The arrest report mostly tracks with the details in a microfiche case history that prompted the ethics investigation. The case history, however, listed two child pornography charges for Stringer, which don’t appear to be reflected in the arrest reports.
The disclosures contradict claims Stringer made to Arizona Daily Independent, a conservative news site. He told the site that he was arrested for soliciting two prostitutes and possessing "pornography," claims he denied. According to the site, Stringer maintained his innocence, but took a plea deal in his case out of fear of a harsh prison sentence.
Stringer got his case expunged in 1990, a Baltimore police detective told New Times in December, essentially erasing his criminal record from public view. At the time, Baltimore Police, citing the expungement, had declined to provide New Times any records related to Stringer’s arrest.
The address listed for Stringer on his case history — 1740 Eastern Avenue — sits less than a mile away from Patterson Park.
From the late '70s to late '90s, Stringer purchased or took out mortgages on several properties within walking distance of the park, according to Maryland land records.
Just two months after Stringer was charged, the Baltimore Sun reported that police made 300 prostitution arrests along Eastern Avenue near the park.
Young boys were among those who sold sex in the area. In 1975, the Sun published a story headlined "Children of the night seek $5 high in exchange for homosexual favors." The story reported that men traveled from out of town to the area seeking sex with minors.
"The youngsters, boys ranging in age from 10 to 17 call it 'hustling' and on Eastern avenue, Baltimore street and the row house-lined byways of Highlandtown they are involved in the practice of selling sexual favors to adult male homosexuals."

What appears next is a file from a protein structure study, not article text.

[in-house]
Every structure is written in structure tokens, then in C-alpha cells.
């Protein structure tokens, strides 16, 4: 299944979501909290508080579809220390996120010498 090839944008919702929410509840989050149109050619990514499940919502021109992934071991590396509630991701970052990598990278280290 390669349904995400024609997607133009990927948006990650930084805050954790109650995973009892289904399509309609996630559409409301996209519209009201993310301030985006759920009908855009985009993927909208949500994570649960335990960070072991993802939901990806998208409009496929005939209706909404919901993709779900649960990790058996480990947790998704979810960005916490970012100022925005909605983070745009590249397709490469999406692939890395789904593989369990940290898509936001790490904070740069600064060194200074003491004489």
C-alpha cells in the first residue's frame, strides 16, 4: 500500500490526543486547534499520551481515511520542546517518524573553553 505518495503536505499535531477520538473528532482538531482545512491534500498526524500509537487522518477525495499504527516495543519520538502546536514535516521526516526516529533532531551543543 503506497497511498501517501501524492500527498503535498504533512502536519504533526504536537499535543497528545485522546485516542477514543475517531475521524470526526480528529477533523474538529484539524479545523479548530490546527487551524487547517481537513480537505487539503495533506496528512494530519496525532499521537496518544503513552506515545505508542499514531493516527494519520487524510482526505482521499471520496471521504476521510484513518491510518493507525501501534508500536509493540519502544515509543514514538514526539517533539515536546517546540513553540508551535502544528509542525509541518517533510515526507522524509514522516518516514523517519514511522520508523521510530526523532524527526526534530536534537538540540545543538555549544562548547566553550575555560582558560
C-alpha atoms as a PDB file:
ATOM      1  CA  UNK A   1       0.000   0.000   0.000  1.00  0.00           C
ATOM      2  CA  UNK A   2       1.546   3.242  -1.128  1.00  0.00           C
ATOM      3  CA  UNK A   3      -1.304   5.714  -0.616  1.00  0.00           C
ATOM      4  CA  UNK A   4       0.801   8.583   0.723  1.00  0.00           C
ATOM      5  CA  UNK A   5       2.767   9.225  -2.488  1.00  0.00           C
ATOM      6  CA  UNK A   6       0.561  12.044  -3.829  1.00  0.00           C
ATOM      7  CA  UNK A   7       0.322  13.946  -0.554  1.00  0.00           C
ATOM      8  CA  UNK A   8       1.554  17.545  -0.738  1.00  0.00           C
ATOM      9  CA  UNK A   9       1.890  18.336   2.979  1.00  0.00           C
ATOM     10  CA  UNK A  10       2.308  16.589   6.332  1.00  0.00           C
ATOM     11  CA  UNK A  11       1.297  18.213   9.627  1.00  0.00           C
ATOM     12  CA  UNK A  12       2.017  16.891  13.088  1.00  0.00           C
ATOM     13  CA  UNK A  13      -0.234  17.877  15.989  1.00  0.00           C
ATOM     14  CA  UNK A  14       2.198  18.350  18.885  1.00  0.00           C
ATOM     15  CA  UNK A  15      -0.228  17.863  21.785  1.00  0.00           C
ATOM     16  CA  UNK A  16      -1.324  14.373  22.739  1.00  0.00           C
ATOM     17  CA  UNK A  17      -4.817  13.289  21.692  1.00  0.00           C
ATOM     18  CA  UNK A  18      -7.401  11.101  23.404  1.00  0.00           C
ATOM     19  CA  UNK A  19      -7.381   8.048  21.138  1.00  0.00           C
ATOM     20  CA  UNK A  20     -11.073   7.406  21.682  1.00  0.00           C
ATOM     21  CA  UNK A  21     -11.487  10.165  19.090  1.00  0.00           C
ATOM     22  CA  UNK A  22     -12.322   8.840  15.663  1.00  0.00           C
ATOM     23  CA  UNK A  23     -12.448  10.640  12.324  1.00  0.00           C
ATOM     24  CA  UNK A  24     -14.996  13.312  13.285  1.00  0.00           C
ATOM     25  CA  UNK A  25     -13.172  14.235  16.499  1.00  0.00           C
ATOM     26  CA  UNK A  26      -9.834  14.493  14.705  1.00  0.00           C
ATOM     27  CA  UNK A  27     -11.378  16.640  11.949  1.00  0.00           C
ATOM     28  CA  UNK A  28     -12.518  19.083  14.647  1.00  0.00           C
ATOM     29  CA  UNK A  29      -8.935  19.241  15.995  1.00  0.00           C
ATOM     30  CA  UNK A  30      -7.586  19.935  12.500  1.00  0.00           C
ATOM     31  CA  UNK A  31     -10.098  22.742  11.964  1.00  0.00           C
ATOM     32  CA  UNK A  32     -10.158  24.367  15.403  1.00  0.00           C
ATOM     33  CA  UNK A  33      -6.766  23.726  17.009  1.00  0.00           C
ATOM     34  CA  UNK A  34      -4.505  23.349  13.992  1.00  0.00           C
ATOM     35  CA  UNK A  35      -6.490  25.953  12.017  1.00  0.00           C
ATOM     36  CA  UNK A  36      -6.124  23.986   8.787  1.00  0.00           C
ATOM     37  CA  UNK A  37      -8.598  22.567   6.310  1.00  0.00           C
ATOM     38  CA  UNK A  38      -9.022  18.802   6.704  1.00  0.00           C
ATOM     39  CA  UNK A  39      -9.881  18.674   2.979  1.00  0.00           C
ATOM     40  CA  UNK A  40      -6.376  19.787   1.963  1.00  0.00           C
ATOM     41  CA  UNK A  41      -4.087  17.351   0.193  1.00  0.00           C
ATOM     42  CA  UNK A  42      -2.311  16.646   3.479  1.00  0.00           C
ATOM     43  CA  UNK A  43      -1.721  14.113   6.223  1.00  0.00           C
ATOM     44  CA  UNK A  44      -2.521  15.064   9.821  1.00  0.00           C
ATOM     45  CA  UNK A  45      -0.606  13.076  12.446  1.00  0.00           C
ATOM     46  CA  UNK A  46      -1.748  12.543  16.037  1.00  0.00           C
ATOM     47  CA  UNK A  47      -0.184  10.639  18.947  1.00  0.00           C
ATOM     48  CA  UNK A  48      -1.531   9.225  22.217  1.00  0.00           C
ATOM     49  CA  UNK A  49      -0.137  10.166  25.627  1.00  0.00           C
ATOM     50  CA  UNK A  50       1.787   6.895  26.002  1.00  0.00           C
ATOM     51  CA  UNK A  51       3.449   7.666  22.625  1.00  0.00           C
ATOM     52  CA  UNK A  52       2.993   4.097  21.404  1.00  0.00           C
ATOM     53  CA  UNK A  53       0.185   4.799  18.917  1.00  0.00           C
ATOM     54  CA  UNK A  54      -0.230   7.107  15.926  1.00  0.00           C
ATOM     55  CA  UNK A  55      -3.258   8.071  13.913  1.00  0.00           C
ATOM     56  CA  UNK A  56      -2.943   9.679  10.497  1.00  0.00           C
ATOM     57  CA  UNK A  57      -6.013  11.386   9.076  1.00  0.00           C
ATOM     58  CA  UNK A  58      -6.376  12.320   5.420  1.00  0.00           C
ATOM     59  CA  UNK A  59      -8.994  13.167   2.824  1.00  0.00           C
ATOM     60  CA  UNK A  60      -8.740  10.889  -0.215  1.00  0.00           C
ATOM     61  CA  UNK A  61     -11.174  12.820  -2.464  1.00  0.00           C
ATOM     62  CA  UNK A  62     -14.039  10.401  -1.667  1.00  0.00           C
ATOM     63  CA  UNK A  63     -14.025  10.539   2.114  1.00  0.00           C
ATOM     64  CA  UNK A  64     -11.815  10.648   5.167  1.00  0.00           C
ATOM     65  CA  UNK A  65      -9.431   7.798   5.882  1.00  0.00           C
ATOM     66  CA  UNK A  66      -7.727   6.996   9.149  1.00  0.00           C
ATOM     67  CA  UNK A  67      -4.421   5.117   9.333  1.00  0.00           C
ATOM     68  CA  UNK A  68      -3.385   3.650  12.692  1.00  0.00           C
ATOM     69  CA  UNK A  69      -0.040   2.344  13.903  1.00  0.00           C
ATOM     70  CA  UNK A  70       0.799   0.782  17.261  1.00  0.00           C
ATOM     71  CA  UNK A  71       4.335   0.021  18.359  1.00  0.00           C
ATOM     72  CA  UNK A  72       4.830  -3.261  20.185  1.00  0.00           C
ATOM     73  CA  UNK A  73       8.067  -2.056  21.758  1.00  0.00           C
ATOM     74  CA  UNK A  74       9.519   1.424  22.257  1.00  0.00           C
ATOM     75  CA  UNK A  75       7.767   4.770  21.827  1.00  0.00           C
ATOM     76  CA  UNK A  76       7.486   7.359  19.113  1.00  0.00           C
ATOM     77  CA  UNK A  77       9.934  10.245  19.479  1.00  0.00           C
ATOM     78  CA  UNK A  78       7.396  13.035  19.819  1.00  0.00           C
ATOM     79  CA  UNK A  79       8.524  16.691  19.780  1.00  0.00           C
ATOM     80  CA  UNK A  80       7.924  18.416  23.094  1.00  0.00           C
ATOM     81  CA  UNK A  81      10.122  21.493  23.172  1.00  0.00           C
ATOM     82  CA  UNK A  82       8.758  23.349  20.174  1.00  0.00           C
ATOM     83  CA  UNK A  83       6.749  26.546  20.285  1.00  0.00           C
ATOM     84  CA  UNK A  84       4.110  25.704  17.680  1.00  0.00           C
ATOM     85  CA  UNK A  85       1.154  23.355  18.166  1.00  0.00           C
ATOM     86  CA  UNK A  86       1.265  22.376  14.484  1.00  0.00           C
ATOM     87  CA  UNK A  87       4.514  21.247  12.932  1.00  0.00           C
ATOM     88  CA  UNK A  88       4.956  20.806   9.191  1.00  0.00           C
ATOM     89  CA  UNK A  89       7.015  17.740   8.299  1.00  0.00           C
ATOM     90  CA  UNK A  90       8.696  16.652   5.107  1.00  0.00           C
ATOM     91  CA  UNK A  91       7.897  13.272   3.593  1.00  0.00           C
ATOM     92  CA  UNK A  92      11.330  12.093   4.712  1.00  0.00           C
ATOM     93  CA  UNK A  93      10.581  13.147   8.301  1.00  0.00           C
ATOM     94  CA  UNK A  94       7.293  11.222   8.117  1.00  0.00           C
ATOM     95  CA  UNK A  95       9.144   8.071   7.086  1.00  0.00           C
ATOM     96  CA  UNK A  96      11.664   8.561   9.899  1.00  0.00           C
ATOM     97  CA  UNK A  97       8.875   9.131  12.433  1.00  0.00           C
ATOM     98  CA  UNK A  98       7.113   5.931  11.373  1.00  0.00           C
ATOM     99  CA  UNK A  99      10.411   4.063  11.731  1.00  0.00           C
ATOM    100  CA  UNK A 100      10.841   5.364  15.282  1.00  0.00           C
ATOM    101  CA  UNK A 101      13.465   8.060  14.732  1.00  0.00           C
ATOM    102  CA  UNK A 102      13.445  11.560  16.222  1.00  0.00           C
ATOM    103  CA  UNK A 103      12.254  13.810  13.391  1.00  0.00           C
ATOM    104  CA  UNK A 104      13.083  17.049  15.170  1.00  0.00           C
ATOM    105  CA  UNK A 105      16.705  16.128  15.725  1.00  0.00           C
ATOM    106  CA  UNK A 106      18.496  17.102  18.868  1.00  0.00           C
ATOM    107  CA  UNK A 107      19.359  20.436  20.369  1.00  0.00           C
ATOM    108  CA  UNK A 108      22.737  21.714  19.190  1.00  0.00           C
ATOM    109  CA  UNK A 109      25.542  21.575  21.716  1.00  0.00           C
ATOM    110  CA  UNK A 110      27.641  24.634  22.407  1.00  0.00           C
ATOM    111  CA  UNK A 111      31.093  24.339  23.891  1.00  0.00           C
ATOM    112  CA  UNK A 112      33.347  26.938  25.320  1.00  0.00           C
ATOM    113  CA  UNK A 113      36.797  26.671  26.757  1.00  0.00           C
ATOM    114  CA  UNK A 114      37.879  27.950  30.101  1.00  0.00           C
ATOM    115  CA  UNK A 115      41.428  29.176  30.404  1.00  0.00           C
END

The judge who sentenced Stringer, Robert Hammerman, took his own life in 2004 after delivering letters to 2,000 people in Baltimore, claiming that he would prefer to die quickly rather than slowly of an illness. Hammerman himself had faced allegations of sexual misconduct with children. One boy accused Hammerman of giving him inappropriate glances while they were showering after a tennis match, the Sun reported in 2000.
Hammerman denied the allegation.
The House Ethics Committee's hired counsel, Kanefield, obtained the police report through a public records request. T.J. Shope, chairman of the Ethics Committee, said he first saw the report on Tuesday. After House Speaker Rusty Bowers saw the report, he decided to ask for Stringer's resignation on Wednesday.
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"They had a long conversation," Shope said in a phone interview with New Times.
Following the revelations, House Democratic Leader Charlene Fernandez and Bowers issued a joint statement on Friday afternoon expressing "shock and horror" at the contents of the police report.
"This is not about politics, it's about the safety and security of children. It will not be easy, but for the sake of our state, for children, and for this institution that we love, we must resolve to move forward from this," they said.